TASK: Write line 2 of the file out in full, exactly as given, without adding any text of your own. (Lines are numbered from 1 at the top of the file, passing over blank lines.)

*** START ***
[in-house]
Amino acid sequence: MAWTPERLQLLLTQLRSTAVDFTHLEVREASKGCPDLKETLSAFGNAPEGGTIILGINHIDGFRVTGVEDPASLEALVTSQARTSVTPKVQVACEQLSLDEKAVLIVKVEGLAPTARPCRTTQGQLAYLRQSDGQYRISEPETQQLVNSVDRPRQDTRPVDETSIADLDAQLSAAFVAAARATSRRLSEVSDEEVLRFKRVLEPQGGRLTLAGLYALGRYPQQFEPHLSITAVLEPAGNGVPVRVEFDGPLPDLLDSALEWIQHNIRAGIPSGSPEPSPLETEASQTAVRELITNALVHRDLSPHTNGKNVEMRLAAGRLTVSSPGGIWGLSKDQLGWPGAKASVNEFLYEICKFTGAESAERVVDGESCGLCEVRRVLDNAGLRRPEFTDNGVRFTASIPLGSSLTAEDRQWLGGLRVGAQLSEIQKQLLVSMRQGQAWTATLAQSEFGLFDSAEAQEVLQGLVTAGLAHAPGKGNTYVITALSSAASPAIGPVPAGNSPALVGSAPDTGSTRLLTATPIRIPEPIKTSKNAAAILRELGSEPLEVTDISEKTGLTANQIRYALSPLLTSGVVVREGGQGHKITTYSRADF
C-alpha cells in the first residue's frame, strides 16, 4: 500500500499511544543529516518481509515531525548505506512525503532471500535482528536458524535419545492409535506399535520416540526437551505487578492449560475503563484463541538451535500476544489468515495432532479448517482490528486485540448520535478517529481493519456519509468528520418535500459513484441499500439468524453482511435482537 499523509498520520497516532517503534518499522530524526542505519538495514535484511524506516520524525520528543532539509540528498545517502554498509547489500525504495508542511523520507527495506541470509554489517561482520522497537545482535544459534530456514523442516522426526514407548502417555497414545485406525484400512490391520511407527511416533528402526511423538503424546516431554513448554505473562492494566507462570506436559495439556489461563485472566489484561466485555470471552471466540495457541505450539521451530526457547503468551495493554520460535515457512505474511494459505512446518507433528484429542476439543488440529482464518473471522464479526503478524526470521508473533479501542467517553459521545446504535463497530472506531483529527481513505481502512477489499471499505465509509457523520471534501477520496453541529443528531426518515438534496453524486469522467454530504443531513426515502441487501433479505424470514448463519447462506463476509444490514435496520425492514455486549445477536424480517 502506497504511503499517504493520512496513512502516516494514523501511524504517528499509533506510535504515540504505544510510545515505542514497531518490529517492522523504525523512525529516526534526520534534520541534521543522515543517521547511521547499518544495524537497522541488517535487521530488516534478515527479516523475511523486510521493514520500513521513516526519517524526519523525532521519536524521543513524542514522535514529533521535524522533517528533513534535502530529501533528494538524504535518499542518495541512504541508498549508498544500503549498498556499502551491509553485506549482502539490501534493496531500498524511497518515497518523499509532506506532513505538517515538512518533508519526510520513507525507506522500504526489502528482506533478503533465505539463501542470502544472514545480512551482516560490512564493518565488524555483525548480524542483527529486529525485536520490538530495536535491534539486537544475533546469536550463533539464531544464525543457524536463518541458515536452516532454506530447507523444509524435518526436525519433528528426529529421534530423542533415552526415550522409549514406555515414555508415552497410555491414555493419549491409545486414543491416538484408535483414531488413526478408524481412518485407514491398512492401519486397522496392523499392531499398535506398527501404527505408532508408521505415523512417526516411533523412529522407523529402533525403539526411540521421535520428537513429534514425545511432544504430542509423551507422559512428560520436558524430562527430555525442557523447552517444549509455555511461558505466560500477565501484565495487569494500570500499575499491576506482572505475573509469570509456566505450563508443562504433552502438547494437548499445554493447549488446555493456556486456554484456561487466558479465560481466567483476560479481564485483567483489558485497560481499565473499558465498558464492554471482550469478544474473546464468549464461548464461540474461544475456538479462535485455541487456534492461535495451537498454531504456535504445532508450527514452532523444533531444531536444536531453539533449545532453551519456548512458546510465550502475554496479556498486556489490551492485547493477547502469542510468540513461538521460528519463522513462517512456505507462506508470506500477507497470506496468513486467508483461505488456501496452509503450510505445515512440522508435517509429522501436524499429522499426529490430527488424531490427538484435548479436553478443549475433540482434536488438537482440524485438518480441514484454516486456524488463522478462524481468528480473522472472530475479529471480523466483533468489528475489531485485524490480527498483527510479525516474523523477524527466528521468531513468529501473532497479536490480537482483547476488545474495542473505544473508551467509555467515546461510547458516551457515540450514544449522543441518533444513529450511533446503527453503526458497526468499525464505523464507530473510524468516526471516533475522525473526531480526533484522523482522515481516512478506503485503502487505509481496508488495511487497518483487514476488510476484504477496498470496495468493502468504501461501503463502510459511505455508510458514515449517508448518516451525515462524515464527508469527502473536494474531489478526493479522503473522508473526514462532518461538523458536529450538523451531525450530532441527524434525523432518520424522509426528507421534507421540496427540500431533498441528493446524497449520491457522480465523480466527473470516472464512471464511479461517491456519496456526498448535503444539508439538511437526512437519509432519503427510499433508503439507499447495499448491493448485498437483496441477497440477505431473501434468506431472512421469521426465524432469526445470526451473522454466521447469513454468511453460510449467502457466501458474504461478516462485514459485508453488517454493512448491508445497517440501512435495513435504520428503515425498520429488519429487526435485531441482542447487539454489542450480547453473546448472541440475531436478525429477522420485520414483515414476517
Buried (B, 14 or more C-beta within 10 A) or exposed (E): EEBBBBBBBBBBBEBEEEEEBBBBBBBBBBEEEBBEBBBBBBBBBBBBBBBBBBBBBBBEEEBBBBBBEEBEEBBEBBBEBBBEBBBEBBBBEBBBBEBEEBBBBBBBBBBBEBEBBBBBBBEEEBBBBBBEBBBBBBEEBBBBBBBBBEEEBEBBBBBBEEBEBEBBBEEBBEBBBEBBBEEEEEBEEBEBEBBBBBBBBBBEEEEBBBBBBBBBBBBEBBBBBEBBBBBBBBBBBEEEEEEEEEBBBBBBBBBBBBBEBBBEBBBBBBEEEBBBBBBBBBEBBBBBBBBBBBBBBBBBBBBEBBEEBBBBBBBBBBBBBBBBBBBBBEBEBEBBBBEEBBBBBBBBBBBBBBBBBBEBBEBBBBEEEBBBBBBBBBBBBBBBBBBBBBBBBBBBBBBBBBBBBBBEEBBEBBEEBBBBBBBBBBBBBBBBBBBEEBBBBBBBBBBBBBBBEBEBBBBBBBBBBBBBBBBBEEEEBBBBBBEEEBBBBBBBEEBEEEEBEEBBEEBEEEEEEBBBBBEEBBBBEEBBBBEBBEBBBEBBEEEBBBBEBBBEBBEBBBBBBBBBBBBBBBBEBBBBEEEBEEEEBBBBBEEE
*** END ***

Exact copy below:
Amino acid sequence: MAWTPERLQLLLTQLRSTAVDFTHLEVREASKGCPDLKETLSAFGNAPEGGTIILGINHIDGFRVTGVEDPASLEALVTSQARTSVTPKVQVACEQLSLDEKAVLIVKVEGLAPTARPCRTTQGQLAYLRQSDGQYRISEPETQQLVNSVDRPRQDTRPVDETSIADLDAQLSAAFVAAARATSRRLSEVSDEEVLRFKRVLEPQGGRLTLAGLYALGRYPQQFEPHLSITAVLEPAGNGVPVRVEFDGPLPDLLDSALEWIQHNIRAGIPSGSPEPSPLETEASQTAVRELITNALVHRDLSPHTNGKNVEMRLAAGRLTVSSPGGIWGLSKDQLGWPGAKASVNEFLYEICKFTGAESAERVVDGESCGLCEVRRVLDNAGLRRPEFTDNGVRFTASIPLGSSLTAEDRQWLGGLRVGAQLSEIQKQLLVSMRQGQAWTATLAQSEFGLFDSAEAQEVLQGLVTAGLAHAPGKGNTYVITALSSAASPAIGPVPAGNSPALVGSAPDTGSTRLLTATPIRIPEPIKTSKNAAAILRELGSEPLEVTDISEKTGLTANQIRYALSPLLTSGVVVREGGQGHKITTYSRADF